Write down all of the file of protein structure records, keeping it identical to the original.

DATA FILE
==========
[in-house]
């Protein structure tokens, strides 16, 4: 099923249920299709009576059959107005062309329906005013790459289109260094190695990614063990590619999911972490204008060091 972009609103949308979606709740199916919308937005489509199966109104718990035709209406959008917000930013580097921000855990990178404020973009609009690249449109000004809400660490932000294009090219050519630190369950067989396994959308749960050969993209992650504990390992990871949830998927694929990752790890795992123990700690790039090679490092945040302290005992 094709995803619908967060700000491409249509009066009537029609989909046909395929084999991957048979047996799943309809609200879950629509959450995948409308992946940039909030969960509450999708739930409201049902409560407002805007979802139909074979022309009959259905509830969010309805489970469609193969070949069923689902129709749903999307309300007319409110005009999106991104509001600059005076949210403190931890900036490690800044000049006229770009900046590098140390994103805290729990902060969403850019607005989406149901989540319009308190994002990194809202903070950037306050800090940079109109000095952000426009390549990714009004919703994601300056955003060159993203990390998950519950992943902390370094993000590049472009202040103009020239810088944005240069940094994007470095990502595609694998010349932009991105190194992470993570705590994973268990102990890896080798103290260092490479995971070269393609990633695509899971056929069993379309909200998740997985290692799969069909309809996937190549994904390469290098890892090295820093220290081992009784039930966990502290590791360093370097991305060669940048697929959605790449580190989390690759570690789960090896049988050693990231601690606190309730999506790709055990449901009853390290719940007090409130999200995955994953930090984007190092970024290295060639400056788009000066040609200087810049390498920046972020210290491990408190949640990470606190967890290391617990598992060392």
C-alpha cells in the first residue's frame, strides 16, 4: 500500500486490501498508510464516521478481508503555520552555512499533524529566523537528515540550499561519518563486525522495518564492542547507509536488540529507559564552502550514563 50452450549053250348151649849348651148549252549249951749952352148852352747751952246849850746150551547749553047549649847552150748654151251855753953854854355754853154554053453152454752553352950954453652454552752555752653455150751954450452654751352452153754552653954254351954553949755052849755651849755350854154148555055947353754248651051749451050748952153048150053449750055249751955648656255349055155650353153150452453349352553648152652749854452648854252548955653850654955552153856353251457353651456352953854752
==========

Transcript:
[in-house]
């Protein structure tokens, strides 16, 4: 099923249920299709009576059959107005062309329906005013790459289109260094190695990614063990590619999911972490204008060091 972009609103949308979606709740199916919308937005489509199966109104718990035709209406959008917000930013580097921000855990990178404020973009609009690249449109000004809400660490932000294009090219050519630190369950067989396994959308749960050969993209992650504990390992990871949830998927694929990752790890795992123990700690790039090679490092945040302290005992 094709995803619908967060700000491409249509009066009537029609989909046909395929084999991957048979047996799943309809609200879950629509959450995948409308992946940039909030969960509450999708739930409201049902409560407002805007979802139909074979022309009959259905509830969010309805489970469609193969070949069923689902129709749903999307309300007319409110005009999106991104509001600059005076949210403190931890900036490690800044000049006229770009900046590098140390994103805290729990902060969403850019607005989406149901989540319009308190994002990194809202903070950037306050800090940079109109000095952000426009390549990714009004919703994601300056955003060159993203990390998950519950992943902390370094993000590049472009202040103009020239810088944005240069940094994007470095990502595609694998010349932009991105190194992470993570705590994973268990102990890896080798103290260092490479995971070269393609990633695509899971056929069993379309909200998740997985290692799969069909309809996937190549994904390469290098890892090295820093220290081992009784039930966990502290590791360093370097991305060669940048697929959605790449580190989390690759570690789960090896049988050693990231601690606190309730999506790709055990449901009853390290719940007090409130999200995955994953930090984007190092970024290295060639400056788009000066040609200087810049390498920046972020210290491990408190949640990470606190967890290391617990598992060392």
C-alpha cells in the first residue's frame, strides 16, 4: 500500500486490501498508510464516521478481508503555520552555512499533524529566523537528515540550499561519518563486525522495518564492542547507509536488540529507559564552502550514563 50452450549053250348151649849348651148549252549249951749952352148852352747751952246849850746150551547749553047549649847552150748654151251855753953854854355754853154554053453152454752553352950954453652454552752555752653455150751954450452654751352452153754552653954254351954553949755052849755651849755350854154148555055947353754248651051749451050748952153048150053449750055249751955648656255349055155650353153150452453349352553648152652749854452648854252548955653850654955552153856353251457353651456352953854752